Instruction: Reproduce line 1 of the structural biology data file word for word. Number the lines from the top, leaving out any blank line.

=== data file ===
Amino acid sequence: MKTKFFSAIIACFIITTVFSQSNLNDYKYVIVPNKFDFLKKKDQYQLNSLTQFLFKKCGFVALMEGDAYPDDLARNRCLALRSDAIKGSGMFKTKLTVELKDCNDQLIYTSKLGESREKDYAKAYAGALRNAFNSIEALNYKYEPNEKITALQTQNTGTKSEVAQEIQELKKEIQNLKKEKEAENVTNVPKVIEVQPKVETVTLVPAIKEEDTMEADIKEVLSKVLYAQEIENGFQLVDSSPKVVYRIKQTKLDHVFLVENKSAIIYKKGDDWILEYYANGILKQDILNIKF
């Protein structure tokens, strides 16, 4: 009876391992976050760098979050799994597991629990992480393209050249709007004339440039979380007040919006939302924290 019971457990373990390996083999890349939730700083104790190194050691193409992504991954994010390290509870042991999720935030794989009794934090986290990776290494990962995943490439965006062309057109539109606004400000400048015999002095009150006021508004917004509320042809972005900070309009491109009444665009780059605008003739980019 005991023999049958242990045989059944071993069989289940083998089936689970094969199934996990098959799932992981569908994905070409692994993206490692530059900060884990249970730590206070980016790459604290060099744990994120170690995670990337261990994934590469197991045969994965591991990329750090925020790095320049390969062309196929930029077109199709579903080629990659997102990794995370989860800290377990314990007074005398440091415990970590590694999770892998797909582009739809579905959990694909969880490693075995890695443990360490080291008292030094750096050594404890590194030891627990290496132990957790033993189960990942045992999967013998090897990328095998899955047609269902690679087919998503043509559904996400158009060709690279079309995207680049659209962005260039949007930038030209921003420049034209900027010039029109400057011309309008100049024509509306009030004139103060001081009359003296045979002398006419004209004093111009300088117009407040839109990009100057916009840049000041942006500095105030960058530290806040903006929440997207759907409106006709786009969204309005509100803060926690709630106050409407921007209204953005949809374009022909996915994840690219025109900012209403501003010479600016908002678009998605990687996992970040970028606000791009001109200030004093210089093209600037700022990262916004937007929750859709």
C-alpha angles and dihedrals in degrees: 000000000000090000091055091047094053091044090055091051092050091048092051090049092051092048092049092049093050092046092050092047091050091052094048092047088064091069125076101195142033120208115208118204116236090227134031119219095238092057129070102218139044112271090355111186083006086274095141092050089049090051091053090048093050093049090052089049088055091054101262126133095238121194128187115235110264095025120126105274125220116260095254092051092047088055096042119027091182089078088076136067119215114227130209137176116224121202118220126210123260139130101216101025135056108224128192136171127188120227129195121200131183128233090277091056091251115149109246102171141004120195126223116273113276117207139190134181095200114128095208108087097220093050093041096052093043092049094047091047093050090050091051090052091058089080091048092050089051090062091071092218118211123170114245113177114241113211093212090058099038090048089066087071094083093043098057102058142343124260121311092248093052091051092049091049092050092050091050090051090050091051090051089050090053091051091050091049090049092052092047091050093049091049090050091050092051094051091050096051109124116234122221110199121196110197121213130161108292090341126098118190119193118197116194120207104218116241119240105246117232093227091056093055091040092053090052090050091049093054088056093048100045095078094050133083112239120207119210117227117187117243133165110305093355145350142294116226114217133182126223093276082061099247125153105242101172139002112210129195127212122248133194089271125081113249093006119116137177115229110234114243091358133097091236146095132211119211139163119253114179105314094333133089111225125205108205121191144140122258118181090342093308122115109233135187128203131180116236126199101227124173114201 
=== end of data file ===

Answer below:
Amino acid sequence: MKTKFFSAIIACFIITTVFSQSNLNDYKYVIVPNKFDFLKKKDQYQLNSLTQFLFKKCGFVALMEGDAYPDDLARNRCLALRSDAIKGSGMFKTKLTVELKDCNDQLIYTSKLGESREKDYAKAYAGALRNAFNSIEALNYKYEPNEKITALQTQNTGTKSEVAQEIQELKKEIQNLKKEKEAENVTNVPKVIEVQPKVETVTLVPAIKEEDTMEADIKEVLSKVLYAQEIENGFQLVDSSPKVVYRIKQTKLDHVFLVENKSAIIYKKGDDWILEYYANGILKQDILNIKF